I think creating your own definition does work well as an exercise, because you can explore your vocabulary and try and create an encompassing statement of intent to cover what you mean when you use a word. And there exist, people who do the 'definition' thing really well. James Bach and Michael Bolton act as exemplars of this approach and freely share, discuss and debate their definitions via blogs and twitter.
I do not appear to fit into that group, my definitions do not work well, and when I adopt a definition it feels stifling. I find that my definitions change, not because I have changed, or the situation changed, but because I created a definition that didn't encompass everything I needed it to cover.
Fortunately, for me, I found an exercise that words better for me. Using words as symbols, and identifying words that apply to the concept or term I want to explore. These words might act as attributes, or characteristics, or high level abstractions, or symbols.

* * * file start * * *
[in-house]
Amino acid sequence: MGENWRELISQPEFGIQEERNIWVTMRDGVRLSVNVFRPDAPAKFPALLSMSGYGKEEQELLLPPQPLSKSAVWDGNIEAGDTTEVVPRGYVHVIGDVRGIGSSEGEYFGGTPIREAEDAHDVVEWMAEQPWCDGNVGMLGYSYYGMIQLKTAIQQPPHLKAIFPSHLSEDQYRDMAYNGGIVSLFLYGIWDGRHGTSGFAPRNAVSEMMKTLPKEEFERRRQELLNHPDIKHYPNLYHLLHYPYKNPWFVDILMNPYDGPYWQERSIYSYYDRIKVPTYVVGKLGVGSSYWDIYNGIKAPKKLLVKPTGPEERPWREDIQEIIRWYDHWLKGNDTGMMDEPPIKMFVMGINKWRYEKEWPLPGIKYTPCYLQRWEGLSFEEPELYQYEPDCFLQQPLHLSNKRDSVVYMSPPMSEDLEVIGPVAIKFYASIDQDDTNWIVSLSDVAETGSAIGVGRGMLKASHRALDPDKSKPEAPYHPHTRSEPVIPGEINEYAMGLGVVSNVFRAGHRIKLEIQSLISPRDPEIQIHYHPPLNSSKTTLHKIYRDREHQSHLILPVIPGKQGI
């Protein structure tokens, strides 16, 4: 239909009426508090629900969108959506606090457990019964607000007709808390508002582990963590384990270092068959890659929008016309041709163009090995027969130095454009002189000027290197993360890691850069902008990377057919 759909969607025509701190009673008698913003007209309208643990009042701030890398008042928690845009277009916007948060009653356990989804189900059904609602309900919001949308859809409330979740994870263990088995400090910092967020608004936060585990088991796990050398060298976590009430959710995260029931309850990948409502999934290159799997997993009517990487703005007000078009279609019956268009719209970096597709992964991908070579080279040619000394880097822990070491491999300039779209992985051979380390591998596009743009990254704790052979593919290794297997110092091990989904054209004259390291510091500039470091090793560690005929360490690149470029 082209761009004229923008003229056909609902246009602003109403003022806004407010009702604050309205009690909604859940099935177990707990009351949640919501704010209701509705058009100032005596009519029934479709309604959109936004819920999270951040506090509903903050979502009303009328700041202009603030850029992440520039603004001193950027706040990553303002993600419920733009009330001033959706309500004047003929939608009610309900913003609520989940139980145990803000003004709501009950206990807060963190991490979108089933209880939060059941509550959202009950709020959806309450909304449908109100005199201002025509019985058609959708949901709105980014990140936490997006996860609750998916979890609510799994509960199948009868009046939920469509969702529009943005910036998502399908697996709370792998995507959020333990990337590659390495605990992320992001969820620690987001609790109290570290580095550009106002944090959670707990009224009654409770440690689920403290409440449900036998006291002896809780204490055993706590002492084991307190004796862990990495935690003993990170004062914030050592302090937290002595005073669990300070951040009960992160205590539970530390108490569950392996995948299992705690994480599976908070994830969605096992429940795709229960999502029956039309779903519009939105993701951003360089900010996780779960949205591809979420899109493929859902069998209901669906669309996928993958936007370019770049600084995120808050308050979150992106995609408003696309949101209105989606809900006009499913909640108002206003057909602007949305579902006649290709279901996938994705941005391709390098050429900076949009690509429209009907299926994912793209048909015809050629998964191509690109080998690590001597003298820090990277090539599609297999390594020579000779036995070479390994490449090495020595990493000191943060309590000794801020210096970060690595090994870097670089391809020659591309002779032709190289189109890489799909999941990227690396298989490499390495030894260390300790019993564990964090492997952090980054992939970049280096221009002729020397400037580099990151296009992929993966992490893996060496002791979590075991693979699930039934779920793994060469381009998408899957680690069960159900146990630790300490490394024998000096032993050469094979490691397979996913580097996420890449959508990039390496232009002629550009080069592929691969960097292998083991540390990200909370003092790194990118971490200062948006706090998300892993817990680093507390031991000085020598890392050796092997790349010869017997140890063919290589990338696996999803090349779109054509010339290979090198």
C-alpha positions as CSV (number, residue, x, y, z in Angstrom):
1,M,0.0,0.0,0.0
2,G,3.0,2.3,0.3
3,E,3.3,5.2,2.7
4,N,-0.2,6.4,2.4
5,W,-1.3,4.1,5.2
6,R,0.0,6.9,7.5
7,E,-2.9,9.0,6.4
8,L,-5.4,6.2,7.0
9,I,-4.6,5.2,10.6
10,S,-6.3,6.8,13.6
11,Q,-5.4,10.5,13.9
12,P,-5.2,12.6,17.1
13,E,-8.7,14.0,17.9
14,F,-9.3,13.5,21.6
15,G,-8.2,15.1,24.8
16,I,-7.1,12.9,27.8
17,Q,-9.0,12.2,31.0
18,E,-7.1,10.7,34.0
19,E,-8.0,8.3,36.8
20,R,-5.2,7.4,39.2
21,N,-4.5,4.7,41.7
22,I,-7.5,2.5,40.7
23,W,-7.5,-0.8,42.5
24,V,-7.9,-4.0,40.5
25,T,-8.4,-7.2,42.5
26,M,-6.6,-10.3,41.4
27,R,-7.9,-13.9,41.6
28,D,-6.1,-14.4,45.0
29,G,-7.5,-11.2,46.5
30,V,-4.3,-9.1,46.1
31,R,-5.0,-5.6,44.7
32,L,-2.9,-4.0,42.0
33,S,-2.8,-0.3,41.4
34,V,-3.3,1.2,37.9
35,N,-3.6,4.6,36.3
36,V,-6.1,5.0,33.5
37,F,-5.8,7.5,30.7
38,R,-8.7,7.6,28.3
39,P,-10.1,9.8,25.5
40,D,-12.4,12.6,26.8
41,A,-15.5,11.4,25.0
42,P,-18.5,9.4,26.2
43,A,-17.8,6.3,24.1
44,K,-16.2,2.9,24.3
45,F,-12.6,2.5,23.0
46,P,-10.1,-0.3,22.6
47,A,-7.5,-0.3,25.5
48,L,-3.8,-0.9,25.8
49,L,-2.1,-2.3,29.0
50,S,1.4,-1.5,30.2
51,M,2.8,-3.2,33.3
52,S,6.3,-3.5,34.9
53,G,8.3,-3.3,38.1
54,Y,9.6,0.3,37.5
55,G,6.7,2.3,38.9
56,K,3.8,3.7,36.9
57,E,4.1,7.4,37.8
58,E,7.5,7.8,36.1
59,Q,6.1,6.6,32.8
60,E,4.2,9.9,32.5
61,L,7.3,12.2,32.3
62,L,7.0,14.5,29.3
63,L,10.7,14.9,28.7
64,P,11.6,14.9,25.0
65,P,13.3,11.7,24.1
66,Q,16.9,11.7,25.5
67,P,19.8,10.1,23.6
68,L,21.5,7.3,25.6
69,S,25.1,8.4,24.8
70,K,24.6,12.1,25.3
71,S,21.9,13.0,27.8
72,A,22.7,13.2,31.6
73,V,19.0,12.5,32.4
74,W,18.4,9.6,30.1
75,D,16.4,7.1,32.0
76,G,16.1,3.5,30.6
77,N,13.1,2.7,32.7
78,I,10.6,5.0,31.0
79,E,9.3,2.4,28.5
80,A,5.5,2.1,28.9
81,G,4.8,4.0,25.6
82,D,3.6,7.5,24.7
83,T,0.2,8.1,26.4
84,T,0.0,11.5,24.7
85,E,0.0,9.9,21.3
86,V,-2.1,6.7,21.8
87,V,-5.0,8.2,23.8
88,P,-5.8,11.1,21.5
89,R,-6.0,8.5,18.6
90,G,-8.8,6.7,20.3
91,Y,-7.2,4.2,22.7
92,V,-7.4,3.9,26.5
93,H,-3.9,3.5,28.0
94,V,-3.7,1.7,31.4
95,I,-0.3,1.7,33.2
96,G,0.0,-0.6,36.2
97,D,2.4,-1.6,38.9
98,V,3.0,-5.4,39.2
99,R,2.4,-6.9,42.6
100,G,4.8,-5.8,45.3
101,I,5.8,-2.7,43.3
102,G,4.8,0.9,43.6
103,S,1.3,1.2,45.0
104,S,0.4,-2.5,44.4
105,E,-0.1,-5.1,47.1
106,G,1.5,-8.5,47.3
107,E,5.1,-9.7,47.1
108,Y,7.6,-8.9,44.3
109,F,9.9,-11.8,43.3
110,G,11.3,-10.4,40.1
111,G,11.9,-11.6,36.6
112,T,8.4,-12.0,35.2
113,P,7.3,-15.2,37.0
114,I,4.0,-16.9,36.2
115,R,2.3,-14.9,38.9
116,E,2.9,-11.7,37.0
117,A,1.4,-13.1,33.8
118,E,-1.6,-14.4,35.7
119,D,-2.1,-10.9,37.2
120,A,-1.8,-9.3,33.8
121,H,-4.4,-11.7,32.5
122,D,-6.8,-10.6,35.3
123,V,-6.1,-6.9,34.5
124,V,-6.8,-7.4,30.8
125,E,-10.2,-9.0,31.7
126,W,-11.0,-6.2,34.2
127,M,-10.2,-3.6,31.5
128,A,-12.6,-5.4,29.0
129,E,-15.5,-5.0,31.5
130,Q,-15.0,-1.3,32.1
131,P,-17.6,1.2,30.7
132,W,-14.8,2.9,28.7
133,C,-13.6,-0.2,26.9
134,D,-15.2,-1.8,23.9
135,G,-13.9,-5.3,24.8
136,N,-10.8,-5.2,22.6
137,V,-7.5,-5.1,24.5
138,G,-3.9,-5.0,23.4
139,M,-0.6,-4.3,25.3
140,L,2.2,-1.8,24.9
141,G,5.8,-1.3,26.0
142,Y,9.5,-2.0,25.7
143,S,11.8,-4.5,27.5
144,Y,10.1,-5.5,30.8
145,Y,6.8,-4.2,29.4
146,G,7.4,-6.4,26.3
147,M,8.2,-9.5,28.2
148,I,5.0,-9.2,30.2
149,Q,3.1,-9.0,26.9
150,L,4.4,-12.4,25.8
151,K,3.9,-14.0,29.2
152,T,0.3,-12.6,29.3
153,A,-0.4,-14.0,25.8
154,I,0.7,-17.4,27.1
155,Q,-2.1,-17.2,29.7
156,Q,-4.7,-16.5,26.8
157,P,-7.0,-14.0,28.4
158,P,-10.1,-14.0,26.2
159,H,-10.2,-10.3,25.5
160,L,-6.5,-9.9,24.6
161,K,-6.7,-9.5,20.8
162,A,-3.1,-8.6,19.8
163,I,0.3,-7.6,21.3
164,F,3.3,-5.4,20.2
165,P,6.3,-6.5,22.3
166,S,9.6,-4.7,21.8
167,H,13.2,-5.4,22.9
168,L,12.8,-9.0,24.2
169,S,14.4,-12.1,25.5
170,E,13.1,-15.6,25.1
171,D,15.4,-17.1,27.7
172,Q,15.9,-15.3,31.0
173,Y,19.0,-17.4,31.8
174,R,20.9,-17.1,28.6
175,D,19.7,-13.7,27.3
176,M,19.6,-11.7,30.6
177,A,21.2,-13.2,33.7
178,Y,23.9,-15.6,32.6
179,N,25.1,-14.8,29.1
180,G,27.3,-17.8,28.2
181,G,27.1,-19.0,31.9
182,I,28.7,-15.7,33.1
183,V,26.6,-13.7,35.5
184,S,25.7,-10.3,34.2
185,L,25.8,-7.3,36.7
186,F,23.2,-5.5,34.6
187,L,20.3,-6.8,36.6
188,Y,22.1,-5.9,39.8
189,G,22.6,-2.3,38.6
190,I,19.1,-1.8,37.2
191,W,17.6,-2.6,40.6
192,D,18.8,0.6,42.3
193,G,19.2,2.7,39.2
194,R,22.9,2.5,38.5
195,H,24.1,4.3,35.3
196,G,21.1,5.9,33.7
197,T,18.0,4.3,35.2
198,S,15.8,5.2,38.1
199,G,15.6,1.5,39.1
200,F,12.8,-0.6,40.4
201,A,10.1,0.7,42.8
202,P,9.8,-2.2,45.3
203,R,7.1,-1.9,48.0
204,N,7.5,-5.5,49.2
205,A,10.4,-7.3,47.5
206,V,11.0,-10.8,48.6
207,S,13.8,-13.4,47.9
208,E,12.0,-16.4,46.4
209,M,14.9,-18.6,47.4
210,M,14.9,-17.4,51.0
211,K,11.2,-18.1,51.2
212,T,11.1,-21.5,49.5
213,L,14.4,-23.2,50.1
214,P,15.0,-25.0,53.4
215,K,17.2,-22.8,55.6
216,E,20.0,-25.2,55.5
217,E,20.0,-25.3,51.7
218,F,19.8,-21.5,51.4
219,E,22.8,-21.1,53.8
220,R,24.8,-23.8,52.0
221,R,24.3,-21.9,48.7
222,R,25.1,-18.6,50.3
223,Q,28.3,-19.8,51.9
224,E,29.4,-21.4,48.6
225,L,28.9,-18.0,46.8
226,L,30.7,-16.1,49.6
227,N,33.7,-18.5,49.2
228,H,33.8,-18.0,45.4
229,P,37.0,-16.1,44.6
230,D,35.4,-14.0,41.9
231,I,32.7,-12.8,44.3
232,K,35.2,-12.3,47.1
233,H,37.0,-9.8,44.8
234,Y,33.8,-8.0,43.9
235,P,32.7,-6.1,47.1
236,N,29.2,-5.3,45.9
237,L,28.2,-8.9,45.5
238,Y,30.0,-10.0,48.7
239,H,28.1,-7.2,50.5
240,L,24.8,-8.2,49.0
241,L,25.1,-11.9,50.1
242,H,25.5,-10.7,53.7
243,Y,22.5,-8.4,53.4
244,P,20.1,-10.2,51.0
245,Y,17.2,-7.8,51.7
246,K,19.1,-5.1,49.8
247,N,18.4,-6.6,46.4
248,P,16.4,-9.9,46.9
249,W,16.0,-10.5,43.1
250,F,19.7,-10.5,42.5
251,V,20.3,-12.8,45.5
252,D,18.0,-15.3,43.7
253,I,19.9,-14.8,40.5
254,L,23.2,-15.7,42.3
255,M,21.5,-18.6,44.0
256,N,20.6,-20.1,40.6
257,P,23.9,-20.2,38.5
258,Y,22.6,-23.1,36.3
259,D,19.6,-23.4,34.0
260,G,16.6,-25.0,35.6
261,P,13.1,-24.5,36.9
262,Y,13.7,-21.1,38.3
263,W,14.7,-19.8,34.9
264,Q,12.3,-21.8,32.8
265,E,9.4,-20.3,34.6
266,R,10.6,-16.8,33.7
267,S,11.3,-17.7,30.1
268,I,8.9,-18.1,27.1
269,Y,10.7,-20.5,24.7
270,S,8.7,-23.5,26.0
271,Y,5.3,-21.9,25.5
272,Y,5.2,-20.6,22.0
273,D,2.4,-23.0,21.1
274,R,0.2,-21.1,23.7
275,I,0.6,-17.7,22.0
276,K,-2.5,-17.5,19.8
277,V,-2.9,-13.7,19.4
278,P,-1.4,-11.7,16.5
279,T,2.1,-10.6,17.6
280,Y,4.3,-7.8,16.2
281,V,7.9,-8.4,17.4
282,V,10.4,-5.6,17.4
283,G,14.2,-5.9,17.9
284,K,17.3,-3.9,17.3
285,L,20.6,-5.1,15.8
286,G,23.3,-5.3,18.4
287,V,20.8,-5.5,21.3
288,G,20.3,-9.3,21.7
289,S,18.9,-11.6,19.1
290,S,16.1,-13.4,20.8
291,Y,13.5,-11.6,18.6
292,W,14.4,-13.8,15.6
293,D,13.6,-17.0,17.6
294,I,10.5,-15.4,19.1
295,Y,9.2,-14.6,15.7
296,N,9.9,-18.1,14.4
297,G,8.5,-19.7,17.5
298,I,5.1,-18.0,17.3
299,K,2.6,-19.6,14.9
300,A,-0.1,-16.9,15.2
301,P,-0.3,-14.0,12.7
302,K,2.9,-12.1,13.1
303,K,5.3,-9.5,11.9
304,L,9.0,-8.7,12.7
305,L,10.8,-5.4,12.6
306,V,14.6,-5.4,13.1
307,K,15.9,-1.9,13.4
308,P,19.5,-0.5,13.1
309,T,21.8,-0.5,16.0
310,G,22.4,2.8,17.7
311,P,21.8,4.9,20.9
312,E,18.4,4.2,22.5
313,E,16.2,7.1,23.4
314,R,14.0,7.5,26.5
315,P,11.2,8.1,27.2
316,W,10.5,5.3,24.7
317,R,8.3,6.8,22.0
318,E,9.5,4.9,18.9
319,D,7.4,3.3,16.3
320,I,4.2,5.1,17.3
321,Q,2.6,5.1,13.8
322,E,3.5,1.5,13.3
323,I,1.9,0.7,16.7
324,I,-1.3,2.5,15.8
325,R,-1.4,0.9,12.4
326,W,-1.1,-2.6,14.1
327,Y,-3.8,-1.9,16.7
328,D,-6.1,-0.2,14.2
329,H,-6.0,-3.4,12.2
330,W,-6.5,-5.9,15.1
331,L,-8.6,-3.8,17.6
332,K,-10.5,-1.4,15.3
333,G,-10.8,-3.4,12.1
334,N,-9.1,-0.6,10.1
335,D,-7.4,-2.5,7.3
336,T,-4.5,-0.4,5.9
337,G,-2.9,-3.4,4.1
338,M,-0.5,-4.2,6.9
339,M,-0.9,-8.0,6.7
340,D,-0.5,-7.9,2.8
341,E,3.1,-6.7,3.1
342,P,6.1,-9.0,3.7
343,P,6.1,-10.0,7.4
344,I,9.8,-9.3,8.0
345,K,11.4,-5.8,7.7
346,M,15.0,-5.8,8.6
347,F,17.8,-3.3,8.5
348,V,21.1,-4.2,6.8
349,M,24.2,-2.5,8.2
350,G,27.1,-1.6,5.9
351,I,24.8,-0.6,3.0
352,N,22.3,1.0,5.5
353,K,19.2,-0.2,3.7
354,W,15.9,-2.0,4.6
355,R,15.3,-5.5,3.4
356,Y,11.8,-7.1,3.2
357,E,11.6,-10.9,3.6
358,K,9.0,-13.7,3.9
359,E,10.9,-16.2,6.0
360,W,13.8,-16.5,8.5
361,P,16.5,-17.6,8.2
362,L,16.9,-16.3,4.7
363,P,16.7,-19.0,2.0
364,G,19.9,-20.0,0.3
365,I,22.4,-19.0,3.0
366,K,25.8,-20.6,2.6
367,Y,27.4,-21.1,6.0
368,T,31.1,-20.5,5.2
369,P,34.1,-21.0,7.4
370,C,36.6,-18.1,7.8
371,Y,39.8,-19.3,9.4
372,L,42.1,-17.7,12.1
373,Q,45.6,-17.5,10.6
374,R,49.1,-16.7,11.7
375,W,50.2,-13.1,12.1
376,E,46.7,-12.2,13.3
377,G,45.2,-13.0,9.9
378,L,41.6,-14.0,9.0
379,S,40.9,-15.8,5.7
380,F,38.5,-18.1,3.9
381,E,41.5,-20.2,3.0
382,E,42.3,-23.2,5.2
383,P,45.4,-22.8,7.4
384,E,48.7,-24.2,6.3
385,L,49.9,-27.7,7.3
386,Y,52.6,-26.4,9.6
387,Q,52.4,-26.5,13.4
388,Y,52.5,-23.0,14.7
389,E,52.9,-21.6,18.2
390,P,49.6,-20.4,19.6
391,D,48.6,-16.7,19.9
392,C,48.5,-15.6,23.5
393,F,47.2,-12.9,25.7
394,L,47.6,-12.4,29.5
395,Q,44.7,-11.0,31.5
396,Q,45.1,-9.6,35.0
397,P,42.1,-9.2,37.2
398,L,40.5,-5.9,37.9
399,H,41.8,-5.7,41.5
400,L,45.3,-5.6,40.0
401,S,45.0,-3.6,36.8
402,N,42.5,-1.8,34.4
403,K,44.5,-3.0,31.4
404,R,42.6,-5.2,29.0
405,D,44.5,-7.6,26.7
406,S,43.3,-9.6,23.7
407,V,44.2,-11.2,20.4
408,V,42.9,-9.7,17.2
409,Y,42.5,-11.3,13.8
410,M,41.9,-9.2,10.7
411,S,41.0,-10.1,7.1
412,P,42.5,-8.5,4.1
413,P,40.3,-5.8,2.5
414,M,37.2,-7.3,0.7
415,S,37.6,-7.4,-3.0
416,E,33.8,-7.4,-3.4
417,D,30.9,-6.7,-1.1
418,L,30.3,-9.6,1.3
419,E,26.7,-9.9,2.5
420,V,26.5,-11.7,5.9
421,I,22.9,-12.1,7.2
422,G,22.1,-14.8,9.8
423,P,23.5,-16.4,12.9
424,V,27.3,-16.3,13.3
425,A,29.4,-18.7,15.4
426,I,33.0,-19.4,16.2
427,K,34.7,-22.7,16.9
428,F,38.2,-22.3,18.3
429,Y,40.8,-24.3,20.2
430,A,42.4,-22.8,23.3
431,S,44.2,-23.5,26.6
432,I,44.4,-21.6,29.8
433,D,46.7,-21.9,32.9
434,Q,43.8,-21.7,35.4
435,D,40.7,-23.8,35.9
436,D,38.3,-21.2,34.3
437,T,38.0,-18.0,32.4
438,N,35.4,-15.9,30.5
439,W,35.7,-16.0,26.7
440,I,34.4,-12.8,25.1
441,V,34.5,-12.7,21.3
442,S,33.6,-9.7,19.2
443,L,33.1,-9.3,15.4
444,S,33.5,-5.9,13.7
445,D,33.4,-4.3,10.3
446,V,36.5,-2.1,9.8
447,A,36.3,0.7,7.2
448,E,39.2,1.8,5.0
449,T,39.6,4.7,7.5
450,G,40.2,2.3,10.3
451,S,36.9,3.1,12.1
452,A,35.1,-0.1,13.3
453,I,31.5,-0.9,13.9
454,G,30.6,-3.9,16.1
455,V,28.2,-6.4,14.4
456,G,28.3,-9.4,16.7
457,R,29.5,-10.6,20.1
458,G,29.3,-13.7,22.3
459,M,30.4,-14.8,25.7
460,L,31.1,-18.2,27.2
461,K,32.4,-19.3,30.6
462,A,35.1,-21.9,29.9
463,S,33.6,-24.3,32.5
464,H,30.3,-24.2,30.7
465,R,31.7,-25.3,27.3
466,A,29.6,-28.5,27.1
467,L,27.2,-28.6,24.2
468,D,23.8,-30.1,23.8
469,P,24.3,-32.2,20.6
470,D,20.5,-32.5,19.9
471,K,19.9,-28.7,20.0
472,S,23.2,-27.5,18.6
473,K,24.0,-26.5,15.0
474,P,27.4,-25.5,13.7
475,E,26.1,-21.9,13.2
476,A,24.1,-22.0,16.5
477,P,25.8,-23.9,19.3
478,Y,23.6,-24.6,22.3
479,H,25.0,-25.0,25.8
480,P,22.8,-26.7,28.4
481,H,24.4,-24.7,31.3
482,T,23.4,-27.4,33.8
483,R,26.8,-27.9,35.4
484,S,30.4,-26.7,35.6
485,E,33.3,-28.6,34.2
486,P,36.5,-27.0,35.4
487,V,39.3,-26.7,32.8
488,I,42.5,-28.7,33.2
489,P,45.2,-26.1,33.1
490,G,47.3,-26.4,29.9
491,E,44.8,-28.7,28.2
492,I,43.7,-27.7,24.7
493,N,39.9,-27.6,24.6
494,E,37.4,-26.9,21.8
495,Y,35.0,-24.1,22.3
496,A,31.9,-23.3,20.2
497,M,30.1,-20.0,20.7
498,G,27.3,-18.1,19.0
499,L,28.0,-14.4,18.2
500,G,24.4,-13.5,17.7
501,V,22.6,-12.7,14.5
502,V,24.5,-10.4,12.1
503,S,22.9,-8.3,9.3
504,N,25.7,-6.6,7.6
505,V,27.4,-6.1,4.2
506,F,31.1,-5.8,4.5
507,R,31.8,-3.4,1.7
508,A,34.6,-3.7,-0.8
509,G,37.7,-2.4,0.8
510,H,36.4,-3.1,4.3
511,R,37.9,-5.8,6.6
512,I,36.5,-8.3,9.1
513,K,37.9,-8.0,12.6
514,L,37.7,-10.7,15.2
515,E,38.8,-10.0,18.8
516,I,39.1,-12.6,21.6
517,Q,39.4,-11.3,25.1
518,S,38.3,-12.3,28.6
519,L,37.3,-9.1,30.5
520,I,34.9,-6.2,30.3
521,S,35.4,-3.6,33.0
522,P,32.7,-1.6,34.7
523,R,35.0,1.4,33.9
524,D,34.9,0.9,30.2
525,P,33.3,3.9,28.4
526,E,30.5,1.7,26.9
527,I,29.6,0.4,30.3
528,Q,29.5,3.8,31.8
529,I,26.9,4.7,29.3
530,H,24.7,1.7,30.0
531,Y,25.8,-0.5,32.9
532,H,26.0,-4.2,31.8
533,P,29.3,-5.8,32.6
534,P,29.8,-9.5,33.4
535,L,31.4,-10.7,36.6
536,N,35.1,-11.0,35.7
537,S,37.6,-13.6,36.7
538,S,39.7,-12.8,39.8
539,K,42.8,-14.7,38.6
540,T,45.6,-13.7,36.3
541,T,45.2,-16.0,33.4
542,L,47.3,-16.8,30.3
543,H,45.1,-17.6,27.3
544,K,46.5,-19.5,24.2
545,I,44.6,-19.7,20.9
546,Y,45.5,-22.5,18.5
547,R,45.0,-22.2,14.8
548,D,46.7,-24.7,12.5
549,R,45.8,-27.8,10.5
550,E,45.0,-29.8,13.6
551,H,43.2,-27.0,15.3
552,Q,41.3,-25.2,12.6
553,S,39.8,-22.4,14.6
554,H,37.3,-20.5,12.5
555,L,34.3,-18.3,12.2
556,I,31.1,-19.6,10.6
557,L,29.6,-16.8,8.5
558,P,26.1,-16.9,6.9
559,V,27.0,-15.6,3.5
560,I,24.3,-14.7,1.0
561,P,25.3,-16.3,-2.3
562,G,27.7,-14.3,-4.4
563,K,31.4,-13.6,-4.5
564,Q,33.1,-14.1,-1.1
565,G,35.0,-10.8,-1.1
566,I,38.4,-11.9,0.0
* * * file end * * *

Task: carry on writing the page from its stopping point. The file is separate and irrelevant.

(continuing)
When used as symbols we deliberately read into them. We deliberately don't try and tie them down. We deliberately explore them from different angles and take from them what we need at the time. The symbol doesn't have a definition. You find and explore the relationship between yourself and the word, at the time and place you find yourself now.
I phrase it slightly differently in the 99 second talk. Different medium. Different message.
I prepared this 99 second talk in advance of TestBash 2.0 but in the end the talk didn't feel right on the day. So I created another one instead. Since I prepared the talk in advance I have a recorded practice session, which I release now.
- Create your own definitions - see if that works for you, see how you feel about it
- Identify some symbols, explore them - see if that works for you, see how you feel about it
Create your own mind maps at MindMeister